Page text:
According to Forbes, career coaching is a $2 billion, global industry. It seems you can’t sling a hashtag without finding a career coach online. This is partially due to the internet enabling the growth and popularity of the profession within the last 15 years. It is clear that digital and social media are driving the services that coaches offer.

Recently, I had the distinct pleasure of interviewing a career coach on episode 14 of The Culture Soup Podcast. In speaking with Tristan Layfield, a recent BE Modern Man, I discovered that his role isn’t always about critiquing and improving résumés. He really has to be a social media expert with a strong grounding in what it means to manage one’s personal brand.

Layfield is a former recruiting manager at a Fortune 500 and currently a project manager at IBM. In his spare time, he was helping friends and family improve their résumés, and he noticed that they were actually snapping up the jobs they were after as a result. So, he decided to take his knack for résumé writing to another level by starting a business.

career coaching

Career Coach and Résumé Writer, Tristan Layfield. (Photo: Clyde Barnett III)

Layfield provided some very useful tips on improving your résumé, personal branding, and how to leverage LinkedIn and other social platforms so that a job hunter or even people who are happy in their current position but are looking to be more marketable can improve their searchability online.

 

5 Career Coaching Tips to ‘Boss Up’ Your Career

Focus: Understand what you really want to do.

The internet empowers us to research what we want to be when we grow up. Before we had robust search engines like Bing and Google, we were left to figure things like this out on our own, and mostly to no success. So, Layfield says, often people just remained stuck in whatever role they found themselves. The internet allows us to dream big, look into what it will take to achieve that dream, then execute against it. It’s a new day! Seize it.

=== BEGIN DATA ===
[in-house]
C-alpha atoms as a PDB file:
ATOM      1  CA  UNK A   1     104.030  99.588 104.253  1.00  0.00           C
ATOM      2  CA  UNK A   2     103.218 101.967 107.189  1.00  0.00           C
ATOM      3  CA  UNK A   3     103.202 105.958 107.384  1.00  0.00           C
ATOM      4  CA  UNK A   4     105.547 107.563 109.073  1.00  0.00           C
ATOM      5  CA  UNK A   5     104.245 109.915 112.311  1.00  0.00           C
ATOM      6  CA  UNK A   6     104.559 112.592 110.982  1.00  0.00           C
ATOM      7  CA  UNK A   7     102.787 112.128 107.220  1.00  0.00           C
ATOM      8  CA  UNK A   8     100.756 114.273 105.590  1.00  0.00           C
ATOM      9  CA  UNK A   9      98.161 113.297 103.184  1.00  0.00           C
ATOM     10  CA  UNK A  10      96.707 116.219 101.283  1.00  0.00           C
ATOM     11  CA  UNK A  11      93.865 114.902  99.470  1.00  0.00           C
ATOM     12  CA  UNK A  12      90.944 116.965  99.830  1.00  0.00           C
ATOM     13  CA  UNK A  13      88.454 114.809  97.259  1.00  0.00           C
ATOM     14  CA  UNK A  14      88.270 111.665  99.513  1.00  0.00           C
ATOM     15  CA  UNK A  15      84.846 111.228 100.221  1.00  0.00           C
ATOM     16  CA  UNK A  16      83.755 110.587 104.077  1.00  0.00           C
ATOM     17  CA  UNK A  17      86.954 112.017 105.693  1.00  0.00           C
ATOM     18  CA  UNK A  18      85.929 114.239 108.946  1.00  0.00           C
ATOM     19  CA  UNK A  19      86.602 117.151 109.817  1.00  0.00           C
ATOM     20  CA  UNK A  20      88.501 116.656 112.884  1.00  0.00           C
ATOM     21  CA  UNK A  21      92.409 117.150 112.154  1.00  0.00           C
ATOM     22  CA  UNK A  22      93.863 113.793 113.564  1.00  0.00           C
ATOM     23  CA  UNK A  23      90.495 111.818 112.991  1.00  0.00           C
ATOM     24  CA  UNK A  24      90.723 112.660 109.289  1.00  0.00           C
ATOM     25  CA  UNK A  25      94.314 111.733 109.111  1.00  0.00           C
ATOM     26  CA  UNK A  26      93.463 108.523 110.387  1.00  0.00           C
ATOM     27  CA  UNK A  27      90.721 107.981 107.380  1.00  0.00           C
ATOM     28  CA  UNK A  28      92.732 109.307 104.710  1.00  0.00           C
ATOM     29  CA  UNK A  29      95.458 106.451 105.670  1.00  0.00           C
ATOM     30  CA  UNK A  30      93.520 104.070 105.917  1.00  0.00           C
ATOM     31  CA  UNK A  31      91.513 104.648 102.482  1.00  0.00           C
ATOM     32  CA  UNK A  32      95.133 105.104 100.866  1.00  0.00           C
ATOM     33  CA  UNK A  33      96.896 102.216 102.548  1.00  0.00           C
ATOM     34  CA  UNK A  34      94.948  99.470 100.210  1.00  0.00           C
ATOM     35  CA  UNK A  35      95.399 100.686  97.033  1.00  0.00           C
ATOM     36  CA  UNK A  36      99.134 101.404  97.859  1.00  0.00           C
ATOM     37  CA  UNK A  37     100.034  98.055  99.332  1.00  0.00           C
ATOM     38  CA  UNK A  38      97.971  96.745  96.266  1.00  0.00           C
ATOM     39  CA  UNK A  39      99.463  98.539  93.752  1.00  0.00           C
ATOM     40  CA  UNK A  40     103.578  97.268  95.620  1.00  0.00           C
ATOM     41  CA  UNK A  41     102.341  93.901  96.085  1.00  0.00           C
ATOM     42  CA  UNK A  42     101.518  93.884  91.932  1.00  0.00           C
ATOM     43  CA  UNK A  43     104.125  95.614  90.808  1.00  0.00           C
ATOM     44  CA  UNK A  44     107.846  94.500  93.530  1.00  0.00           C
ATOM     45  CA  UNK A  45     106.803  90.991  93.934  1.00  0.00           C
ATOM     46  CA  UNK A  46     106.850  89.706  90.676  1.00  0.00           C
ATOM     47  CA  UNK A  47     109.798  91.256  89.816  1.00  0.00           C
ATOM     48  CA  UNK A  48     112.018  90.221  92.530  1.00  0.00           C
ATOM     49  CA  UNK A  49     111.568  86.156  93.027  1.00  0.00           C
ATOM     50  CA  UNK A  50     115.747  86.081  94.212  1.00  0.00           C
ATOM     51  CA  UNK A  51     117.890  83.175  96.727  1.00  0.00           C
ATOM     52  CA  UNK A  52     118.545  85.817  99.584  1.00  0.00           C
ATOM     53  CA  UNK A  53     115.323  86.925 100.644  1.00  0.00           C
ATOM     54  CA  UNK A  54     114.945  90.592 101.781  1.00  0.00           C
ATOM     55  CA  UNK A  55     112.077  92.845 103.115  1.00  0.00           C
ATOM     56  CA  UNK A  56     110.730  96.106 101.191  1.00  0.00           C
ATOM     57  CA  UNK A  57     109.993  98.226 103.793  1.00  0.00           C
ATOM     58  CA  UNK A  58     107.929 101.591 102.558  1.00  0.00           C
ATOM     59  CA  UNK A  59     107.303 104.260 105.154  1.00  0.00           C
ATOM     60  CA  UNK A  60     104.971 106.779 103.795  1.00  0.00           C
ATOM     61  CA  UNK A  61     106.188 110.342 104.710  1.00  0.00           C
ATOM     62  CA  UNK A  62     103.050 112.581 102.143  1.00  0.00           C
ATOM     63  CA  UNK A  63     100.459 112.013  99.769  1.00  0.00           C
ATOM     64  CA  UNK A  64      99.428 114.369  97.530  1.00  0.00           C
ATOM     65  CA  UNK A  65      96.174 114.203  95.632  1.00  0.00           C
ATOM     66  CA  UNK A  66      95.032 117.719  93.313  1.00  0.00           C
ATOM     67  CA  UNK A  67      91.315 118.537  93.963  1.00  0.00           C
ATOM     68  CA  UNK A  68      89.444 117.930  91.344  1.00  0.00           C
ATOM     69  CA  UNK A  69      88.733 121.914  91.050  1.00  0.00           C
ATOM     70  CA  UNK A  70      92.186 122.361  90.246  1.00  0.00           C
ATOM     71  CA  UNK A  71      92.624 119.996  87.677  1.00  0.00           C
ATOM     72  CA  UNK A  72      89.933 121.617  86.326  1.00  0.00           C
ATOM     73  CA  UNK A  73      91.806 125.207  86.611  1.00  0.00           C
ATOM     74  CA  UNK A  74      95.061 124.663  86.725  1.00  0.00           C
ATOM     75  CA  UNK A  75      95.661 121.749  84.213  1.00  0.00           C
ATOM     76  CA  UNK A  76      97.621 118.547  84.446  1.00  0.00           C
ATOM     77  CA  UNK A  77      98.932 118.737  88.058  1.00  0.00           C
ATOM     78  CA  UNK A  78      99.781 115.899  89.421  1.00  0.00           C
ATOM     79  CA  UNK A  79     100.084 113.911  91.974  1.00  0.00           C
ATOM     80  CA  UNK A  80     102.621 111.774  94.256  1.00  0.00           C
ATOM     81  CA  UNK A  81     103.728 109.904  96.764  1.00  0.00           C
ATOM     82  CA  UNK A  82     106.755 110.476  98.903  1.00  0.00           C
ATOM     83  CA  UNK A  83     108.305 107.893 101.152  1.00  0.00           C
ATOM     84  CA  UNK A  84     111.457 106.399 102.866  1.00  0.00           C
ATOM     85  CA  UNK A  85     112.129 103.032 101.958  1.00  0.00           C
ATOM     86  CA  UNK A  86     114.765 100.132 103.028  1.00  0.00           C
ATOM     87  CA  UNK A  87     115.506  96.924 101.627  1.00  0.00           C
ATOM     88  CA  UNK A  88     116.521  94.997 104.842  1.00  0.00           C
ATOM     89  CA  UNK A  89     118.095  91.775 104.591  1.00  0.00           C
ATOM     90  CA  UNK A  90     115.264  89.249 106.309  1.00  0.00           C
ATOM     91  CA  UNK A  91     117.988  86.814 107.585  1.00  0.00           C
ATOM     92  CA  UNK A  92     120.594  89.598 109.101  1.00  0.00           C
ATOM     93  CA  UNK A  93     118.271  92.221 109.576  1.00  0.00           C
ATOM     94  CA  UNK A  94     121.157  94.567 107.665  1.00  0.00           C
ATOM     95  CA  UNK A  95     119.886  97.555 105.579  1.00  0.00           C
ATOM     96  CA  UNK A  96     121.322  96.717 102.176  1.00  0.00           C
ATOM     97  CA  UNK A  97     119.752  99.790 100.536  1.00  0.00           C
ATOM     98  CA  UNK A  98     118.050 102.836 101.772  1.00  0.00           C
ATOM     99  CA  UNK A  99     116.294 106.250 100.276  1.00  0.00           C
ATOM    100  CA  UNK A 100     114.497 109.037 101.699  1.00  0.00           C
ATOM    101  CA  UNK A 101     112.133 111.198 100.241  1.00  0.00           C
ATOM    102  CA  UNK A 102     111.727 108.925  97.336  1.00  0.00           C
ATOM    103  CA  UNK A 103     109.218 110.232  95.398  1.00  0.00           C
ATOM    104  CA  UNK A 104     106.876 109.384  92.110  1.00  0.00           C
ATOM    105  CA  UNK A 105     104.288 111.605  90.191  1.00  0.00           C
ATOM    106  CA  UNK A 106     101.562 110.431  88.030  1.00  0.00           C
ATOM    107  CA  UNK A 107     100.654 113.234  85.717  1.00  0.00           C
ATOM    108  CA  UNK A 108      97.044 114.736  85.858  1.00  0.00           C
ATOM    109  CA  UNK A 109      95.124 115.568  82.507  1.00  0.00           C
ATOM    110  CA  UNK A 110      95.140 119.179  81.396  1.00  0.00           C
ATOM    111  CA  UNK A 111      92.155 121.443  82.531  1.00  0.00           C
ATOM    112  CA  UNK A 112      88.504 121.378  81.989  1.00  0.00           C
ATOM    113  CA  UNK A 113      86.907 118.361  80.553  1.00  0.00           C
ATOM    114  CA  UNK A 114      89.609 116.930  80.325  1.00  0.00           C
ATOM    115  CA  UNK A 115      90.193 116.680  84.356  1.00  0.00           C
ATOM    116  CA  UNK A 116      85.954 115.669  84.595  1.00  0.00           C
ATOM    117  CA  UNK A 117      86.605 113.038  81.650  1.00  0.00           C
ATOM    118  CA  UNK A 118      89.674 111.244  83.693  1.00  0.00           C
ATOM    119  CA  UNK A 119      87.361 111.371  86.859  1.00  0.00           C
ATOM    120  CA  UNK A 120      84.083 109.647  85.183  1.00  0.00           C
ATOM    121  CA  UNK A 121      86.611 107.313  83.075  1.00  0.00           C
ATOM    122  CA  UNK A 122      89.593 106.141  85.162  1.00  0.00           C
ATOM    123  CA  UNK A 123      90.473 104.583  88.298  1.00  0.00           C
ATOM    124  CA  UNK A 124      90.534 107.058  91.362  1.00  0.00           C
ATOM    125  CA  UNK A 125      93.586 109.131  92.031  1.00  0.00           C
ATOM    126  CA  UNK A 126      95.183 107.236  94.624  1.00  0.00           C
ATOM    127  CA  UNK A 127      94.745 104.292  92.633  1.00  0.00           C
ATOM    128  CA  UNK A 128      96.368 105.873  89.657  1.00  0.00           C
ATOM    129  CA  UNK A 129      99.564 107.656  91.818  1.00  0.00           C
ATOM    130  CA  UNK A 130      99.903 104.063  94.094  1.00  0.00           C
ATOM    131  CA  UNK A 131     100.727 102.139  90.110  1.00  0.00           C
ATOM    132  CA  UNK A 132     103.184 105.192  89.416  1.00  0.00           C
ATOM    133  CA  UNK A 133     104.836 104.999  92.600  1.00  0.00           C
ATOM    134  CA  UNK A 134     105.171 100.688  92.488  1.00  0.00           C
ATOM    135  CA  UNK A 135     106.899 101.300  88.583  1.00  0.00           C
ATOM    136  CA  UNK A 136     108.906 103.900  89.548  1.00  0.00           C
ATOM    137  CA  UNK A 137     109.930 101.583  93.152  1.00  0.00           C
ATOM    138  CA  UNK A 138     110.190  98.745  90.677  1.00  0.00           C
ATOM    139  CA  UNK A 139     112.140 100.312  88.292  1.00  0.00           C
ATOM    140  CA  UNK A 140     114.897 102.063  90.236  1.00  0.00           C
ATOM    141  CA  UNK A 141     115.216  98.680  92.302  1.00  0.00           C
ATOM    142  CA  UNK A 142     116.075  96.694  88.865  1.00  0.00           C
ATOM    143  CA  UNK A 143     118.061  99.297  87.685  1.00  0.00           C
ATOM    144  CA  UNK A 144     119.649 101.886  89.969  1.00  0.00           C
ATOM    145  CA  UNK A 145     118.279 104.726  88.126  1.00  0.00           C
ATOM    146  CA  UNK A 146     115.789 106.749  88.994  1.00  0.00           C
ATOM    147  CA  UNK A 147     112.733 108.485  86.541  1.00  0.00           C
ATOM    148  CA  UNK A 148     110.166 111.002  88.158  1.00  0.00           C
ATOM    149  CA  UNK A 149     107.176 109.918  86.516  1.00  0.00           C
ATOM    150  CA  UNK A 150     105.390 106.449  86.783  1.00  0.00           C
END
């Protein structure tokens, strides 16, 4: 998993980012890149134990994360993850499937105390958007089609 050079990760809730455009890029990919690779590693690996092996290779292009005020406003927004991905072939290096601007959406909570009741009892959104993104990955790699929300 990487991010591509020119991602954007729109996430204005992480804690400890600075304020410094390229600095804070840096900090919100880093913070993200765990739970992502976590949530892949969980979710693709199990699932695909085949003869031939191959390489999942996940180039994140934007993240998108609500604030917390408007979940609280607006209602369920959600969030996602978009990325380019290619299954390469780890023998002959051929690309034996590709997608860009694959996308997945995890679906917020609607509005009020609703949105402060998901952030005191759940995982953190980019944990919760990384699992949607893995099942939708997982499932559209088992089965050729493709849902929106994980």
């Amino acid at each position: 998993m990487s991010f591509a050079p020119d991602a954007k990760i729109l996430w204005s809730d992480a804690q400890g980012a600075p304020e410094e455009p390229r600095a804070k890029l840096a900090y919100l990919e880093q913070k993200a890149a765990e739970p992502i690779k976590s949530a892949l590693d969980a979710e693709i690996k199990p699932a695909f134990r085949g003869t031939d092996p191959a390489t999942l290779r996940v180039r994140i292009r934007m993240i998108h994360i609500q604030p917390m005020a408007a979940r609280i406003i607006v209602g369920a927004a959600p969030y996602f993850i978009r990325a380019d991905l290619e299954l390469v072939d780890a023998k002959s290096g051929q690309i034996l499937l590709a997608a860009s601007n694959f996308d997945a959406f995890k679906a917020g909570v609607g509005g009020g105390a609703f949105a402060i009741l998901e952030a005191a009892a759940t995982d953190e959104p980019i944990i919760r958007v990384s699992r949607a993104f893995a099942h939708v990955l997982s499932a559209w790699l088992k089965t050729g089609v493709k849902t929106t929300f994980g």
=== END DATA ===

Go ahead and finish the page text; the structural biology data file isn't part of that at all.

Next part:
Engage strategically on social media.

If you are one to shy away from being too vocal on social media, or perhaps you aren’t that great a writer, so content creation is something you’d rather stay away from, consider engaging with other people’s content instead. Layfield says that on platforms like LinkedIn, a simple “like” of someone’s content share or even a re-share can go a long way toward positioning yourself as a thought leader in any space. Just ensure the content always aligns with your personal brand.

 

Own your story.

Your uniqueness is your story, and it isn’t always pretty. People like authenticity, so sharing the learning experiences as well as the wins not only makes you more approachable, but it also makes you relatable. Layfield walks that talk by sharing about how he was fired from one job, which was a catalyst for him starting his own business. He says getting fired shouldn’t be something to be ashamed of because most people have experienced this in their careers at one time or the other.

 

Tailor your résumé to the job description.

This extremely smart and practical tip is one that many people overlook. Layfield says that before your résumé makes it to the recruiter, they use algorithms that search your document for certain keywords—words from the position description.  His suggestion is to ensure that your résumé has those words in it and often so that your résumé will not wind up in the “no” pile before it even sees human eyes.

 

Be your own best advocate.

In this highly-competitive, fast-moving, digital and cluttered world that we live in, it is no longer advised to wait for someone else to merchandise your work for you. Layfield advises his clients to be their own best advocates. That means it is OK to share your successes in a grounded and non-boastful way. He told the story of how he became a BE Modern Man.  When it came down to it, he nominated himself. He reasoned that he would either live up to the requirements or not; and why not practice what he preaches to his own clients. It resulted in a prestigious recognition. What if he hadn’t entered his name?

Listen to the entire episode on The Culture Soup Podcast.


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